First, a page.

contaminated with uranium or organic pollutants.
In addition to their scientific interest, MFCs are a useful educational tool: a popular science
project that encompasses microbiology, chemistry, electronics, and other disciplines. That's
why Keego Technologies developed the MudWatt, a low-cost microbial fuel cell kit. They
also support online discussion forums for MFC makers.
With the MudWatt, students of all ages are learning about MFCs and making scientifically
relevant discoveries. For example, a 6th-grade student in Santa Cruz uncovered (literally) a
river sediment that produces twice as much power as typical topsoil.
© Make Projects www.makeprojects.com Page 3 of 6
Step 1 — Make your own MFC.
• Mix your mud (or soil or compost) to saturation with water and put a V2" layer into the
bottom of your container. You can experiment by adding extra ingredients; see
http://keegotech.com/community/education for ideas.
• Cut the 2 pieces of graphite fiber cloth to fit the container. Be careful not to disperse the
fibers in the air because they can cause short circuits in household electrical equipment.
• Strip 4" from one end of each piece of marine wire, and weave each through a piece of
graphite cloth. Strip the other ends V2" and thread each through a grommet. Drill the lid of
the container to fit the grommets.
• Lay one graphite cloth on top of the mud with its wire sticking up; this will be the anode.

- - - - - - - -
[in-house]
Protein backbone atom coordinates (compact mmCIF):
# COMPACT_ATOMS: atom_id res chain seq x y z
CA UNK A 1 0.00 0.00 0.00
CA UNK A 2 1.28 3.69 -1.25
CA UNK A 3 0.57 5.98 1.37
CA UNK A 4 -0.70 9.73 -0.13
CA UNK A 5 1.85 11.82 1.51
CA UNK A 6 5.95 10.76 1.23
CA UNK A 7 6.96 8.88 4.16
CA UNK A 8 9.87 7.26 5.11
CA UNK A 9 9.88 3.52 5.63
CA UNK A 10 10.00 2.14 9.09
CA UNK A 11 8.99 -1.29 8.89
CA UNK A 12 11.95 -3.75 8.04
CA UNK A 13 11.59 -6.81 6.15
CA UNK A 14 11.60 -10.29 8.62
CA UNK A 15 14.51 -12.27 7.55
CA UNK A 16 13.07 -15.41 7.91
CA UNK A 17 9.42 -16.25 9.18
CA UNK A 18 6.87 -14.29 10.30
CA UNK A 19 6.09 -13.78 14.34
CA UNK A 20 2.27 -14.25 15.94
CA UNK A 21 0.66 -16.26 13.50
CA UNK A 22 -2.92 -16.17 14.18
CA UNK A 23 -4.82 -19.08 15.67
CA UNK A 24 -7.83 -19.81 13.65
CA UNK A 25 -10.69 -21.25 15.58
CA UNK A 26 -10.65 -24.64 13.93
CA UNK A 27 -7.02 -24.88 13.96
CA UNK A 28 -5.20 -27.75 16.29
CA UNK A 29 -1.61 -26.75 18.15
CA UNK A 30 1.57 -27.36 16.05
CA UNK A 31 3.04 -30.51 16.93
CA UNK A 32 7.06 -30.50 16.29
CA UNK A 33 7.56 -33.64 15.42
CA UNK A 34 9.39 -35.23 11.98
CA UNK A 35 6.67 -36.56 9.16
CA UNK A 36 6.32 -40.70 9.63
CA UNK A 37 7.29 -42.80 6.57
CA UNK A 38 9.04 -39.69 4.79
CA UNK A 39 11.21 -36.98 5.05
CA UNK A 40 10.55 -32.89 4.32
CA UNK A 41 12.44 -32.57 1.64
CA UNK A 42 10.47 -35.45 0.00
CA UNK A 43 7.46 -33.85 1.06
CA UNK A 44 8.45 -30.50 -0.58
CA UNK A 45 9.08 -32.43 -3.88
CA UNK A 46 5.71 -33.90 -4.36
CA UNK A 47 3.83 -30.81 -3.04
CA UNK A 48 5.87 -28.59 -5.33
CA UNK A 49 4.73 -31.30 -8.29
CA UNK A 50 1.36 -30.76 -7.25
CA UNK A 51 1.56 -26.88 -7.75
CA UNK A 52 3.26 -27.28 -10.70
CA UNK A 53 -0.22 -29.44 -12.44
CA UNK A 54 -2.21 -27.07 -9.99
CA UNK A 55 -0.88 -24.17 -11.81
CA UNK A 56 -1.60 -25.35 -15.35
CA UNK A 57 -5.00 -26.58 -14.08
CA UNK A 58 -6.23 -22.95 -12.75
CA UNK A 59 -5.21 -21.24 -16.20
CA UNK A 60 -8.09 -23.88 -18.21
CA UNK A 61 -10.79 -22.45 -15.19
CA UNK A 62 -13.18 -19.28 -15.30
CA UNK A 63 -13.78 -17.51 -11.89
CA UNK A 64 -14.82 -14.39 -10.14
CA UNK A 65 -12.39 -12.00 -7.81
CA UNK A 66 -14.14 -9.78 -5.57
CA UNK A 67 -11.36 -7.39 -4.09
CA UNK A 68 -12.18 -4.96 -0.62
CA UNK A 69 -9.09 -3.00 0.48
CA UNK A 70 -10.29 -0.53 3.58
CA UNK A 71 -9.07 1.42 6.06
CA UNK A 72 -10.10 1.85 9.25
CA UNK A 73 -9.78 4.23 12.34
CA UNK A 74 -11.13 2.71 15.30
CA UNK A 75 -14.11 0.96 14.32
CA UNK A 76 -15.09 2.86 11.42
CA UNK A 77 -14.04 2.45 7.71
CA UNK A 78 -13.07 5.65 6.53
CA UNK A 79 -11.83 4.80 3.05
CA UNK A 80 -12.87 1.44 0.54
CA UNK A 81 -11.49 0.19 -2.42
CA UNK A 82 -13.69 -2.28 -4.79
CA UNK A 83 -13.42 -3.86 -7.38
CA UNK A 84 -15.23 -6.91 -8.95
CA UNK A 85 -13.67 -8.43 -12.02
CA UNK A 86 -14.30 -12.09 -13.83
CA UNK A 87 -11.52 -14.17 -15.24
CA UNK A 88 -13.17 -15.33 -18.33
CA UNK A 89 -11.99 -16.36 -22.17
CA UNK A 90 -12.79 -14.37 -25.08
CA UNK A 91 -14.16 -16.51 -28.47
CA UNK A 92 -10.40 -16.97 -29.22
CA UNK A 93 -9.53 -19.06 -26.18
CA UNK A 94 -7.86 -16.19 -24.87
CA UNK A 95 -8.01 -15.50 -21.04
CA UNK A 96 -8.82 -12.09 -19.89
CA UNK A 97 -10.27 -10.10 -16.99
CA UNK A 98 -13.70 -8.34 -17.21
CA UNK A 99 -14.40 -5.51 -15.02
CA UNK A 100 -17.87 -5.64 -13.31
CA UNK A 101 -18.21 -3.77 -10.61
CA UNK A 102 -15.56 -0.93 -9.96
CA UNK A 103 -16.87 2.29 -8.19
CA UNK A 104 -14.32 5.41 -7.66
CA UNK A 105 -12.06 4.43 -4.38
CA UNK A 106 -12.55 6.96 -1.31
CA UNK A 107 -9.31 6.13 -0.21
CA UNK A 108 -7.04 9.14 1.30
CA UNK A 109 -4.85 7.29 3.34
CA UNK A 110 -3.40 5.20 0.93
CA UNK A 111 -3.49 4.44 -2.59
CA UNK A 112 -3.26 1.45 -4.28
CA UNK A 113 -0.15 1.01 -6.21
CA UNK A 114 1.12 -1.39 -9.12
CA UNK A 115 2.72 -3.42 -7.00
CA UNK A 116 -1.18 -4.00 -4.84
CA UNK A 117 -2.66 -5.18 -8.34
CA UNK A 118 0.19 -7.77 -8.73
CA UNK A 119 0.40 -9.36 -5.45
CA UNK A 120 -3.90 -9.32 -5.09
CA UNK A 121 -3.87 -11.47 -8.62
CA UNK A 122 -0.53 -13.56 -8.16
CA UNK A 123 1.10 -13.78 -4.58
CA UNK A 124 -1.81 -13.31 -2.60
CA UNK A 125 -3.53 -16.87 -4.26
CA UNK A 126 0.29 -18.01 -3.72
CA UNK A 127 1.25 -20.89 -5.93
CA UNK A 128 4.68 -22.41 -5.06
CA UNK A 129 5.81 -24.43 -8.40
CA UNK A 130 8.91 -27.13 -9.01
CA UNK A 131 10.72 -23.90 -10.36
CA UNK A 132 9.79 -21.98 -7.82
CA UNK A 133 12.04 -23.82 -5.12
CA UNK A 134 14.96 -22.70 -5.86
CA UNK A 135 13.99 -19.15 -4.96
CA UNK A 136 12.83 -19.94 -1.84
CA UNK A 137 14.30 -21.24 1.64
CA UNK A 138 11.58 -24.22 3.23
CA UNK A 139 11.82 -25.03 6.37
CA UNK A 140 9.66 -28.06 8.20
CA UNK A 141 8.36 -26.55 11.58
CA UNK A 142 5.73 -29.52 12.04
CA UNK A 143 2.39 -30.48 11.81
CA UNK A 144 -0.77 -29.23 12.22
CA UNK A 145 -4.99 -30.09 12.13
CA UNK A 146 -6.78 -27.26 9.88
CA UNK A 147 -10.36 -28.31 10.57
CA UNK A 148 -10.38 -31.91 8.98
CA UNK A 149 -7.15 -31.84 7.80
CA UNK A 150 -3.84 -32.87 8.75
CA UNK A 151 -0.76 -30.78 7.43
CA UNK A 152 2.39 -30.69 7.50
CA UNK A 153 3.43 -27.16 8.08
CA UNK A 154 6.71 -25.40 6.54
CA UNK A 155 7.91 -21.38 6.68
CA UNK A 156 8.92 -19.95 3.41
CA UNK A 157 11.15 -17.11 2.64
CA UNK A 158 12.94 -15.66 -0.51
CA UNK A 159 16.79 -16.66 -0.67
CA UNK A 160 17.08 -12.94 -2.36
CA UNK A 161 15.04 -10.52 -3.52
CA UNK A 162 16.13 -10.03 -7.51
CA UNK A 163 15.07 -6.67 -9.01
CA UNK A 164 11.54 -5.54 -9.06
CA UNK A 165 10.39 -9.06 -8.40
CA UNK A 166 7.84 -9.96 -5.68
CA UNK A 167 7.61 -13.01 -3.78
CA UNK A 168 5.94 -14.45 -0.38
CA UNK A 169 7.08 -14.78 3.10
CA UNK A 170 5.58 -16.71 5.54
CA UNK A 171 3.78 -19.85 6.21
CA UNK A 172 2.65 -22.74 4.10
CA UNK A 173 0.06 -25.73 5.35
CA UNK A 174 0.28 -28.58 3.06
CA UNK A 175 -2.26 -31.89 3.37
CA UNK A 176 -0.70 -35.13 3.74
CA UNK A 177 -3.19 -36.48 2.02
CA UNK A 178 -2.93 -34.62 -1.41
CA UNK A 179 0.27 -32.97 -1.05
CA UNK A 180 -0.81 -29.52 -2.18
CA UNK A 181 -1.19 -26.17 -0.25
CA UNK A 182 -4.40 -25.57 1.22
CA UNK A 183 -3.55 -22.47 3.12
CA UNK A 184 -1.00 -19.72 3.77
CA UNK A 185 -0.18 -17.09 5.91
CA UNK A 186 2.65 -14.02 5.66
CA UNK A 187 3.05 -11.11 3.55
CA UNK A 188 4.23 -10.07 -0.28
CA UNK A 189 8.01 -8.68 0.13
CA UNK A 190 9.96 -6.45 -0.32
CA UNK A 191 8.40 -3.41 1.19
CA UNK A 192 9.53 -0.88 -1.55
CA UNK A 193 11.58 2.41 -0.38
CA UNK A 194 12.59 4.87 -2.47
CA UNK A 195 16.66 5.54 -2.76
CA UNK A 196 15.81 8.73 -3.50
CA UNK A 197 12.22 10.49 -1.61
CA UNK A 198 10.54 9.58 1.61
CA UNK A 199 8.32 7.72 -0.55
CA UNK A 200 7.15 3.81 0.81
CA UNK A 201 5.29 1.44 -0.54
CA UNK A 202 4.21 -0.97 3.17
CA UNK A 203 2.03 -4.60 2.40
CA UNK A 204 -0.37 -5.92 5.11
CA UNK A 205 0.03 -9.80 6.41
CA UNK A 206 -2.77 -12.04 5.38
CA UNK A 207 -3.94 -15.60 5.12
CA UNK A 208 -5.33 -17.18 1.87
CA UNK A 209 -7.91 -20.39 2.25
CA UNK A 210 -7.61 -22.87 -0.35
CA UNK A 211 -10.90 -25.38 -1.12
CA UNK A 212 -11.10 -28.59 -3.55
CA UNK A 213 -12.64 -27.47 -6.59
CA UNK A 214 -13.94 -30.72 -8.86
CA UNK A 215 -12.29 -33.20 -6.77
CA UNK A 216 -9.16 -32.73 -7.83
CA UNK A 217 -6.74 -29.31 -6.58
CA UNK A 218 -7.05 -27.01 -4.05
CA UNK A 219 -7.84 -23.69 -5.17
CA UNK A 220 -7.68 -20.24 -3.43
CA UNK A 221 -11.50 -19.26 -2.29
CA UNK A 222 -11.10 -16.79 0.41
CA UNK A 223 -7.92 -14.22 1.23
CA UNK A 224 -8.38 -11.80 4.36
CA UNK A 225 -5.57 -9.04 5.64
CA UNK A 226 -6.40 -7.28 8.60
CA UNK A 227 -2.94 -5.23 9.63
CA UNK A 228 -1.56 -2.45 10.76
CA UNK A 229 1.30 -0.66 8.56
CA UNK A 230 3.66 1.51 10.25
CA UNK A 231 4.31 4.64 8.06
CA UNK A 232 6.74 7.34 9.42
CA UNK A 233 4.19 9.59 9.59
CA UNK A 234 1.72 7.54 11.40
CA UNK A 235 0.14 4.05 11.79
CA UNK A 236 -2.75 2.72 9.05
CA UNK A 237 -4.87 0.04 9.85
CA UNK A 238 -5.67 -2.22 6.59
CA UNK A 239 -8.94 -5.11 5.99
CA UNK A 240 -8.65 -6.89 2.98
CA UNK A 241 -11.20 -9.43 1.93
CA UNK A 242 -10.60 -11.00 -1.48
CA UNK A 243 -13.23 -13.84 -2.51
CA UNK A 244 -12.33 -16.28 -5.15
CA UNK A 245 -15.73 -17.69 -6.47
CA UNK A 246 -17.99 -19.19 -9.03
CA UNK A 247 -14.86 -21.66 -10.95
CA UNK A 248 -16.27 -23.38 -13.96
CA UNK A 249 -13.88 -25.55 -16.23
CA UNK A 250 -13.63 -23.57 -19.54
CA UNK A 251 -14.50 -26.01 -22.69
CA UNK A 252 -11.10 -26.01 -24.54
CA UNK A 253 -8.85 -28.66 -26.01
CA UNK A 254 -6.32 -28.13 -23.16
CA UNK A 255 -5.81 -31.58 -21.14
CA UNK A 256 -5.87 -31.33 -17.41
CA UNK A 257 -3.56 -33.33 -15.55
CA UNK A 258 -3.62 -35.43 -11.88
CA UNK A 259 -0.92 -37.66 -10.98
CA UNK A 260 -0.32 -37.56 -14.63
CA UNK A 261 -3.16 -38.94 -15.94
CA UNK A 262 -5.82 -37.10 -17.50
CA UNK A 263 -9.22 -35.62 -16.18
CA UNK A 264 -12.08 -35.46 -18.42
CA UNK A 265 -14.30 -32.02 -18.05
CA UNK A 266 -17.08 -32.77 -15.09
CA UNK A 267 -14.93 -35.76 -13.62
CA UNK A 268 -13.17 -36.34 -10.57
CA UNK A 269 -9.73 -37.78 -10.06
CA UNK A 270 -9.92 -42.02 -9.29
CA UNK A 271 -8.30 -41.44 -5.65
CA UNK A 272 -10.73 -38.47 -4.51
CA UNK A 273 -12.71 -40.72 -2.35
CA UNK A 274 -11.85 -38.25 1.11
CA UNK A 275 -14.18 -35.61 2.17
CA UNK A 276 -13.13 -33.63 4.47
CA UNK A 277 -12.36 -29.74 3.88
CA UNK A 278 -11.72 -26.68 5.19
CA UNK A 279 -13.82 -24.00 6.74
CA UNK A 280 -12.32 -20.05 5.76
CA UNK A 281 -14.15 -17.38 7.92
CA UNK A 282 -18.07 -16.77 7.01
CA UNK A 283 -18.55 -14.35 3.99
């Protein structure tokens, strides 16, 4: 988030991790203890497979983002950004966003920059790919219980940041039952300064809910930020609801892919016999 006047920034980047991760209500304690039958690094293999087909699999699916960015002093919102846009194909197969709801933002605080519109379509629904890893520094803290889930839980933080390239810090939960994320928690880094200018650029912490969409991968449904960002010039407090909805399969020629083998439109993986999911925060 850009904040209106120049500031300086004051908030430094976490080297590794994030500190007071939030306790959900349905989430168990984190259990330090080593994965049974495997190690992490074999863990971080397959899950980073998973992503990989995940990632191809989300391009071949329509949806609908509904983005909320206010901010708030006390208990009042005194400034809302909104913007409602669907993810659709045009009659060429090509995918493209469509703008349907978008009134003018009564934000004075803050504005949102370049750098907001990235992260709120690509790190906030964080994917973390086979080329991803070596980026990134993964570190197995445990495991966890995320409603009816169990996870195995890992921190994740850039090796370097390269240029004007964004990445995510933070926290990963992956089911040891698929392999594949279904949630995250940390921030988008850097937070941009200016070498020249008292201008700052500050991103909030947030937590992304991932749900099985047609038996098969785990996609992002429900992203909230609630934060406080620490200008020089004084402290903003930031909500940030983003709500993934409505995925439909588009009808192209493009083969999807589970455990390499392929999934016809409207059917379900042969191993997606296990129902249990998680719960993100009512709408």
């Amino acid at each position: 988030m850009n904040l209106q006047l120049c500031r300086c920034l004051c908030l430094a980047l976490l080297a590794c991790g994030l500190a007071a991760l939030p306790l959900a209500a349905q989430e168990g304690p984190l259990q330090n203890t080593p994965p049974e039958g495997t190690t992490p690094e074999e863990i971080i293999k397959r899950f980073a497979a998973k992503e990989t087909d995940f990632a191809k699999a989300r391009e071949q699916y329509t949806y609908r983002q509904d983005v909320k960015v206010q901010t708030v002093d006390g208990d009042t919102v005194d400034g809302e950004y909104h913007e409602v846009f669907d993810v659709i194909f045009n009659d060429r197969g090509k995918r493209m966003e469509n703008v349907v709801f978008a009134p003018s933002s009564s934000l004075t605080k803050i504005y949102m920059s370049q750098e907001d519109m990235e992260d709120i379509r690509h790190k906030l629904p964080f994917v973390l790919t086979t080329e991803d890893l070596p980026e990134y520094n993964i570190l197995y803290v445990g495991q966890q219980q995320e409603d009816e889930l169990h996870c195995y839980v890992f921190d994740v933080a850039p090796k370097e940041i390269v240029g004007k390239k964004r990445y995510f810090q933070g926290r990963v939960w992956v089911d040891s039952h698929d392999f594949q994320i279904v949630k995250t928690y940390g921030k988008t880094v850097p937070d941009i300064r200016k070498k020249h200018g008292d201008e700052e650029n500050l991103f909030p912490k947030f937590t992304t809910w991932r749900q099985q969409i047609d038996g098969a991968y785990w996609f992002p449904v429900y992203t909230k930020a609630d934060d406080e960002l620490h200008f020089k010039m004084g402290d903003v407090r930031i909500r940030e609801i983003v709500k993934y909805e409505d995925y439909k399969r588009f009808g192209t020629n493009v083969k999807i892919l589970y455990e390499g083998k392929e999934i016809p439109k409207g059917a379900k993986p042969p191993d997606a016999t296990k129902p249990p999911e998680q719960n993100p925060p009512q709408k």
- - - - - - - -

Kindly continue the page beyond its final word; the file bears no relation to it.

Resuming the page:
Cover it with V2" more mud and let it settle for a few minutes.
© Make Projects
Page 4 of 6
• For the cathode, place the other graphite cloth on top of the mud, with its wire also pointing
up. Avoid covering the cathode cloth with any mud, and gently pour a little water on top to
• If the cathode doesn't sink in water (it may have air bubbles in it), try putting a few small
rocks on it to keep it from floating.
• Close the container, sealing the grommets into the holes in the lid such that the wires stick
out. It may help to gently twist the wires counterclockwise one turn before screwing on the
• Attach the 2 wires to the MudWatt Hacker Board's 8-pin socket: anode to the (-) pin and
cathode to the (+) pin.
# Attach the Hacker Board to the lid of your container using the provided adhesive pad.
© Make Projects
Page 5 of 6
Step 5 — Microbe Power
• Within 3-10 days, the MFC will generally produce enough power to make the LED blink;
the more power, the faster the blinking. Keep your MFC warm and moist inside to help
the bacteria grow and produce the most power.
• Try adding a very small amount of table salt to the water to increase conductivity if
the voltages are too low.
• The MudWatt Hacker Board boosts the bacteria's power to 2.4 volts, and its 8-pin
socket lets you change a resistor value in the blinker circuit to optimize power to the
LED. You can also power other devices that run on 3V or less. Download the
instructions at http://keegotech.com/community/Hacker Bo. . . and see
http://keegotech.com/forum for more ideas.
• Power generated by an MFC is a product of its electrode surface area, so once you
have your first one running, don't be afraid to go large.
• By simply configuring 2 electrodes correctly in mud, soil, or compost, anyone anywhere
can harness naturally occurring bacteria to provide continuous, non-polluting, carbon-
This project first appeared in MAKE Volume 30 , page 140.
This document was last generated on 201 2-1 0-30 07:00:38 PM.
© Make Projects
Page 6 of 6